The Peace

In spite of the permanent state of violence, the Colombian people have an unshakeable vocation for peace, a desire which the minority who controls power have always manipulated. The elite has diverted attention away from the true origins of the conflict, proposing partial solutions such as ‘Peace Processes’, elections, a Constituent Assembly, referenda etc. From Belisario Betancourt onwards, Colombian presidents have agitated the words of peace, they have drawn doves, they have waved white handkerchiefs, held marches, proposed plans like "Plan Colombia". Meanwhile the rivers of blood have increased in volume, and the chasm that separates the rich and the poor has grown ever deeper. So it is interesting to hear the words of philosophy professor Ernest Tugendhat from Berlin University who, in his visit to Medellin at the beginning of April, said that "the solution of the conflict in Colombia does not lie in the search for peace at any price".

Drugs, the Rich and the Poor

The drug bonanza has strengthened the upper class. Even though in public they wash their hands and criticise narco trafficking, in private they facilitate the whole infrastructure such as the banks, businesses in the export trade, transport, ranches, properties, friendships, influence etc so that the business prospers while they are able their status as the dominant class.

The paramilitary phenomenon which Colombia is enduring is the result of a strategy of the Colombian state oriented by the USA. But it is also the development of the phenomenon of expansion and control by the dominant class fed by the drugs trade, which now has all the economic, political and military power to assert its own hegemonic project. That is why it is unleashing its class struggle against the peasants, workers and poor of Colombia. And that is why drug dealers like Pablo Escobar who came from common stock are dead, while other drug dealers are alive and free such as the Ochoa from Medellin and Carlos CastaÒo whose families are amongst the big landowners of Antioquia and Uraba.

The Military Command

Even though the majority of Colombian troops are drawn from the peasantry and working class, the commanders of the armed forces are always of bourgeois extraction and that is why they so obsessively defend the privileges of their masters, for they are also their own. The officers of the army, the navy, the air force and the police are not in the front line where they might suffer injuries or die. They lead the war from their barracks. Colombian officers have been trained in the 700 courses that they attend in the USA and Europe every year. They receive a dividend from the business of buying and selling arms and military equipment, they get commissions from the domestic economic groups and the multinationals, they have numerous properties and private security companies, they come into pensions at an early age. Even though they enjoy immunity from being judged for their crimes in the civilian justice system, there are cases when they have to leave their posts at which point they dedicate themselves full time to the paramilitaries, or they become military attaches in a Colombian embassy somewhere around the world.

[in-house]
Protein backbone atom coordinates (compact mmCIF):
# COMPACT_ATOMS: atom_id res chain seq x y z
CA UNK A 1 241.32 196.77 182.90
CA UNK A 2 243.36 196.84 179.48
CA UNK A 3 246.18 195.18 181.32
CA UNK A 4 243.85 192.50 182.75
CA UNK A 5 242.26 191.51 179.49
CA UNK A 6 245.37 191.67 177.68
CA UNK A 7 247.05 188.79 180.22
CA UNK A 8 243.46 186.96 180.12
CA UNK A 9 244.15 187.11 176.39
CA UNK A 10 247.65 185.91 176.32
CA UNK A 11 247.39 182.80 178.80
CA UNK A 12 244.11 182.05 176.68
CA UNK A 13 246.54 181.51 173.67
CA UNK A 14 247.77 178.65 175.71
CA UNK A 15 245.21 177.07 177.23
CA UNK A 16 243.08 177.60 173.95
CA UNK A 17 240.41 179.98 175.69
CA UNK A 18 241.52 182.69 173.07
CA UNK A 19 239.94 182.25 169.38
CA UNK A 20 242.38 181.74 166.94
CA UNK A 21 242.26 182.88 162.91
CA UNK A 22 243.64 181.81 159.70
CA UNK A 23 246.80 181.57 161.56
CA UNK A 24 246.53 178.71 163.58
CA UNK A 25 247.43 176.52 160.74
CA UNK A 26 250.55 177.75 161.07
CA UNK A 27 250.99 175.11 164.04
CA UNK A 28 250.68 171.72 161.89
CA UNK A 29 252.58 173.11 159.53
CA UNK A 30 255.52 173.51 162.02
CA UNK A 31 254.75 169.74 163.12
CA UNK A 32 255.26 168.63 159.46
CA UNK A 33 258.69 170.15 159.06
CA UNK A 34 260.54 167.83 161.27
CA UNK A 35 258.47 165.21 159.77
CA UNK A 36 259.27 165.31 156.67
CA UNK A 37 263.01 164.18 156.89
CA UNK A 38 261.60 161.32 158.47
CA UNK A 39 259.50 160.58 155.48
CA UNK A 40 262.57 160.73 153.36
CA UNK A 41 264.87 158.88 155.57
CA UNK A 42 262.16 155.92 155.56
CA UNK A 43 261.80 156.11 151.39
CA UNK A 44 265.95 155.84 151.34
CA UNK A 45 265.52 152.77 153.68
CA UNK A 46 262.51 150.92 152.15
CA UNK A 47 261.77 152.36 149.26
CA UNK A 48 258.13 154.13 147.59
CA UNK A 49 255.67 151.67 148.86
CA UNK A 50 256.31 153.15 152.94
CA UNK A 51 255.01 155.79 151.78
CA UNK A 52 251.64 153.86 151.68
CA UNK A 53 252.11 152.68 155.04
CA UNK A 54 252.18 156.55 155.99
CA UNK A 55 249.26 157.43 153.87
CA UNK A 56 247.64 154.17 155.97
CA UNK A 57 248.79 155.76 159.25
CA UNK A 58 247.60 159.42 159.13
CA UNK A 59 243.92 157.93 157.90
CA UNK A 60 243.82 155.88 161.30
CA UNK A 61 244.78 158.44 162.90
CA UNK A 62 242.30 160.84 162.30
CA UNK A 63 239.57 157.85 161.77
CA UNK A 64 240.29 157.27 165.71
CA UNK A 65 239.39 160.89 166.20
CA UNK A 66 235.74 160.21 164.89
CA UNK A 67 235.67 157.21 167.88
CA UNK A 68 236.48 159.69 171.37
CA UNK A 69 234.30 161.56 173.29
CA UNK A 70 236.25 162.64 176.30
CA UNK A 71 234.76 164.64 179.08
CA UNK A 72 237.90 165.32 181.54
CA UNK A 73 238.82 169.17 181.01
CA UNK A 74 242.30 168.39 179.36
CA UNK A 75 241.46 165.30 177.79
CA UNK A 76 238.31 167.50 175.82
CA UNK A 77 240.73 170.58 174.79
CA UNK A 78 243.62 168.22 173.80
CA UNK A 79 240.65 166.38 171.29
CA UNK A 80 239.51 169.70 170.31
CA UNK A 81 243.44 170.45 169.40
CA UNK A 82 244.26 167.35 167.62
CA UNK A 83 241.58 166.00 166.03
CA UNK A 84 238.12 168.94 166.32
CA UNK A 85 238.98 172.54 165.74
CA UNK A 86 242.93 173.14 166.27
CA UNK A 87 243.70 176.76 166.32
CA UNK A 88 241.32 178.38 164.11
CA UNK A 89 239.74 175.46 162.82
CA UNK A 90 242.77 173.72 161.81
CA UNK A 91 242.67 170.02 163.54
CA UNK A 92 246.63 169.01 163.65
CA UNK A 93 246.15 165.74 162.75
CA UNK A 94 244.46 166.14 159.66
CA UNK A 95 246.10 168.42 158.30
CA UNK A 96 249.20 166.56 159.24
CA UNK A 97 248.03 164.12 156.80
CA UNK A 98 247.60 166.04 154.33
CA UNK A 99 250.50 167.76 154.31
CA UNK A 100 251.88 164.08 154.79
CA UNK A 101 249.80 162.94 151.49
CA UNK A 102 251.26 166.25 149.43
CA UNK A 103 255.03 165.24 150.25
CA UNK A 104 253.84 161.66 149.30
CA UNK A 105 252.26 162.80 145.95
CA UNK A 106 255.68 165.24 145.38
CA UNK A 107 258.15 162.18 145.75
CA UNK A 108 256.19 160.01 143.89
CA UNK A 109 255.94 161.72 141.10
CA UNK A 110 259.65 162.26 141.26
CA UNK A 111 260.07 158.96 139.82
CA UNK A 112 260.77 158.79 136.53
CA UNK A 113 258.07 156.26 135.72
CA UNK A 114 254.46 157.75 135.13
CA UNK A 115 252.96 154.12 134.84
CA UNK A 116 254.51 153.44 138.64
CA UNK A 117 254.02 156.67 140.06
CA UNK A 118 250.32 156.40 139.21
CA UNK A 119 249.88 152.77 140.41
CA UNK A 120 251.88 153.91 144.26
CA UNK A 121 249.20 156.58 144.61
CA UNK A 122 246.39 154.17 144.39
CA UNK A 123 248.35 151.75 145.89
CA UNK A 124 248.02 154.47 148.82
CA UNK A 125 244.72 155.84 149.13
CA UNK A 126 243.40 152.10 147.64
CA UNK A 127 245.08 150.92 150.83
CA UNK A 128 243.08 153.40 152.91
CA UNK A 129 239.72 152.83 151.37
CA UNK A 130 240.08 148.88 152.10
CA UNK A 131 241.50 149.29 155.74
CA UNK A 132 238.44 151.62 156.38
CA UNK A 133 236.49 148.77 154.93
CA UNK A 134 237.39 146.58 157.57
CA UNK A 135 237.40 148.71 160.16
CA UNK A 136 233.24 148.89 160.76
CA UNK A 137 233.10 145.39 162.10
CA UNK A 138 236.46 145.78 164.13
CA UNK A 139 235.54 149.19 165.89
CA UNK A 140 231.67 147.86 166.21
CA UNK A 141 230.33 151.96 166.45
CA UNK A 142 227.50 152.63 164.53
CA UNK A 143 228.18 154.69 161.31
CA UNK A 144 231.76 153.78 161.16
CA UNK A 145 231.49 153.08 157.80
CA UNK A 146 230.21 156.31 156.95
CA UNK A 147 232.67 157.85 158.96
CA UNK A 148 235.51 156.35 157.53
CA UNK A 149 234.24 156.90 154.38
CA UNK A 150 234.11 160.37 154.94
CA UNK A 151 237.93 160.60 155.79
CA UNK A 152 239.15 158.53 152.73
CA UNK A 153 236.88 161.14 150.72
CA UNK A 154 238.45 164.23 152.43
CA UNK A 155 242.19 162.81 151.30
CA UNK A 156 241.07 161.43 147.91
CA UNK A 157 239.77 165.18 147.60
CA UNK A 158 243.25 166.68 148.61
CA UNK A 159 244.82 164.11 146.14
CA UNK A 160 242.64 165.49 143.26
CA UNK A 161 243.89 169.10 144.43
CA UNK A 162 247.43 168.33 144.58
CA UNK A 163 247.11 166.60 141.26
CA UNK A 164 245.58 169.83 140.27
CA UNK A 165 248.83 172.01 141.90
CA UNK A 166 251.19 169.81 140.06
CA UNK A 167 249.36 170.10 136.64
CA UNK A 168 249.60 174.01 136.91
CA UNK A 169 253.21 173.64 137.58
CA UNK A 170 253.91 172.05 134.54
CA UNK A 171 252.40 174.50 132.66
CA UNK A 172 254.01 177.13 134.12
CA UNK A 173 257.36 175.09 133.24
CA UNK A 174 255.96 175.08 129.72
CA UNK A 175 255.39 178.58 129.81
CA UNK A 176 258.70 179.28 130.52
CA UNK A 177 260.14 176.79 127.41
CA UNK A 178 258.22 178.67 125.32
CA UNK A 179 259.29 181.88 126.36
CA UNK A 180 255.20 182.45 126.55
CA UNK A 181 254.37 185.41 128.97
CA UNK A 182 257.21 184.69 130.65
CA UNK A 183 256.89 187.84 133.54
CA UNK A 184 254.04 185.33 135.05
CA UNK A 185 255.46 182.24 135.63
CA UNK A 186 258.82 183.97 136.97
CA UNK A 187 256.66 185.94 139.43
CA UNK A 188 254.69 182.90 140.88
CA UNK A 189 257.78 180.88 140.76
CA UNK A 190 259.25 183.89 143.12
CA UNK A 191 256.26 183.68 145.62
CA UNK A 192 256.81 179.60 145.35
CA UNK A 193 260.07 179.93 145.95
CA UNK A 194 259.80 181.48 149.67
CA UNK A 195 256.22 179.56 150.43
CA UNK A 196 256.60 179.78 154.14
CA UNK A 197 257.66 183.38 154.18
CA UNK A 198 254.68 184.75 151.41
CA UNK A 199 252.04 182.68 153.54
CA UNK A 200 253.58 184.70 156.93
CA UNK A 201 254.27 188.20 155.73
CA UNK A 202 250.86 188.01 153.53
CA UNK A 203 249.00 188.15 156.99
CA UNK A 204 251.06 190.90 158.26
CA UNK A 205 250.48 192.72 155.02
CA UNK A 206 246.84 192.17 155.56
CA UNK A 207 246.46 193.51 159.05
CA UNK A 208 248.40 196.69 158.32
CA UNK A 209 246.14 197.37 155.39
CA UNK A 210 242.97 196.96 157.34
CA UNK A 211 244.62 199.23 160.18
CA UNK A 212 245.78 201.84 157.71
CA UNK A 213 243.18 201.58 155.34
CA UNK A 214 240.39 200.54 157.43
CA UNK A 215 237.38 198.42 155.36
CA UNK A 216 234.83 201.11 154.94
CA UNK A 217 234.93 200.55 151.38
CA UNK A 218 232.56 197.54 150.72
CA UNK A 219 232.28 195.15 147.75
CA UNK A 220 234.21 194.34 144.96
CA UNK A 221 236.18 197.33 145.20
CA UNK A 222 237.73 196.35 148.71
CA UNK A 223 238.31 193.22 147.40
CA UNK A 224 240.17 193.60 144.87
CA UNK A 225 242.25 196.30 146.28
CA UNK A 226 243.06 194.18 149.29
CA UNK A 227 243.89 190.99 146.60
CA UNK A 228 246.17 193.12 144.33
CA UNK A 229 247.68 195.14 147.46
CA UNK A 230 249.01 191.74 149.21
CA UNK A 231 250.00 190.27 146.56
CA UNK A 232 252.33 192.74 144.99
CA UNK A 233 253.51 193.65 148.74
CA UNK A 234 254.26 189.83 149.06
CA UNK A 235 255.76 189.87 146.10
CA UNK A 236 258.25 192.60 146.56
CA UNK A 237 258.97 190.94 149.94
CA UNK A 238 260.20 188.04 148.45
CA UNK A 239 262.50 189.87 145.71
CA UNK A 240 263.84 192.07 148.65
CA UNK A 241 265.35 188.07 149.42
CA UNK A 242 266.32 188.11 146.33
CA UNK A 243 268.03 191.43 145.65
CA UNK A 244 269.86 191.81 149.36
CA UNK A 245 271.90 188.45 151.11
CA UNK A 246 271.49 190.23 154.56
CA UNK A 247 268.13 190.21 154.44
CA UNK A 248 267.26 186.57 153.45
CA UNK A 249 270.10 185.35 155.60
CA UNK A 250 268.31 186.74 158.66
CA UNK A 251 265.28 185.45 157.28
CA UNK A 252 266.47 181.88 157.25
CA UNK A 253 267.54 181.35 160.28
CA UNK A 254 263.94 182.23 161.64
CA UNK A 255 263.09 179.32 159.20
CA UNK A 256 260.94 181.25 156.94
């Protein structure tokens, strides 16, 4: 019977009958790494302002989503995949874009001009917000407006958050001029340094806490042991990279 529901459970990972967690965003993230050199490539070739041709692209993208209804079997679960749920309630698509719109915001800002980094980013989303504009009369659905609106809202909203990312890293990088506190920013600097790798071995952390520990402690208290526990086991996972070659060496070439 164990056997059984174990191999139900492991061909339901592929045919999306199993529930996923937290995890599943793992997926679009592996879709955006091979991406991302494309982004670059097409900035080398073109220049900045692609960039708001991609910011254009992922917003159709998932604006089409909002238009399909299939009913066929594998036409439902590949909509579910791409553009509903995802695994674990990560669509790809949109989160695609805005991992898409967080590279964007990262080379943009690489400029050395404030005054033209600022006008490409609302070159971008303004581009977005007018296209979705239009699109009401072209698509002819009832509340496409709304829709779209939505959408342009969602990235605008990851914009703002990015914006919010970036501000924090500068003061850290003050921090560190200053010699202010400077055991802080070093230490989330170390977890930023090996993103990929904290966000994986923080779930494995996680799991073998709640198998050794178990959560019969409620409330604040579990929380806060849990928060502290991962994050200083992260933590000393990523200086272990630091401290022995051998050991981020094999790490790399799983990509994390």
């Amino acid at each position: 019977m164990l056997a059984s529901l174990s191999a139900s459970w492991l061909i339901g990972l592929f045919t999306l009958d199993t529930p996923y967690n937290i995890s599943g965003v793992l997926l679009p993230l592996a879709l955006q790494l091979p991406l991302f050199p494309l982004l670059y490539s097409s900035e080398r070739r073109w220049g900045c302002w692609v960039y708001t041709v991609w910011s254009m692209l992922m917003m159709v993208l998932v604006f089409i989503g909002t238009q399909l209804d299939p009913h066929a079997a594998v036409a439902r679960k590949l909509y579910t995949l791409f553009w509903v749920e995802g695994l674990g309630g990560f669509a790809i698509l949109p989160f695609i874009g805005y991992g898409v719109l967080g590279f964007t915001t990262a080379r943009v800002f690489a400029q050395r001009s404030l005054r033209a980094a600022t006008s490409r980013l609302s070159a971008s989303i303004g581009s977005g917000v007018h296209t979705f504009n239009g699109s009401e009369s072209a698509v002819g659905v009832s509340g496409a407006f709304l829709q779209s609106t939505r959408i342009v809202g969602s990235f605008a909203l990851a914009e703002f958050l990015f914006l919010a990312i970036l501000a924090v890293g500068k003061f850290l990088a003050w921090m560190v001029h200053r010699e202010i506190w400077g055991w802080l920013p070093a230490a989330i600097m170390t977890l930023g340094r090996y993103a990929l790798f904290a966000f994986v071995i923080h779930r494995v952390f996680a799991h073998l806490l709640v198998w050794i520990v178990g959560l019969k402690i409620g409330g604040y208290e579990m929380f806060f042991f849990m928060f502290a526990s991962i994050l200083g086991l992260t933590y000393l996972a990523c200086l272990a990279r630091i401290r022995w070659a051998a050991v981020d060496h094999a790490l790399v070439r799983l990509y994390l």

The Key to the Conflict

A little while ago the journalist Mauricio Gomez, son of assassinated presidential candidate Alvaro Gomez and grandson of ex-president Laureano Gomez, said that "the most extraordinary thing about Colombia is that it is a civil war where the factions are not defined". This is a typical explanation given by Colombian ‘experts’ and international analysts friendly with the government, or those who speak to the people on its behalf.

But the reality is that the two factions are well defined. On the one side are the rich with a clear strategy of power, held up by the hand of the USA. And on the other side are the poor who, it must be recognised, are confused between the necessity to live in dignity and their aspirations for an immediate peace. These two aspirations, peace and dignity, are perfectly compatible, but the enemies of the poor want to represent them as being antagonistic.

The importance of what happens in Colombia is that it is the reflection of the same problems in which the whole of Latin America lives; and for that reason whose struggle is also against North American imperialism which is not disposed to abandon the national bourgeoisies to their fate, nor even less to let the poor of the south raise themselves up in dignity and rage against the rich of the north.

Alberto GarcÌa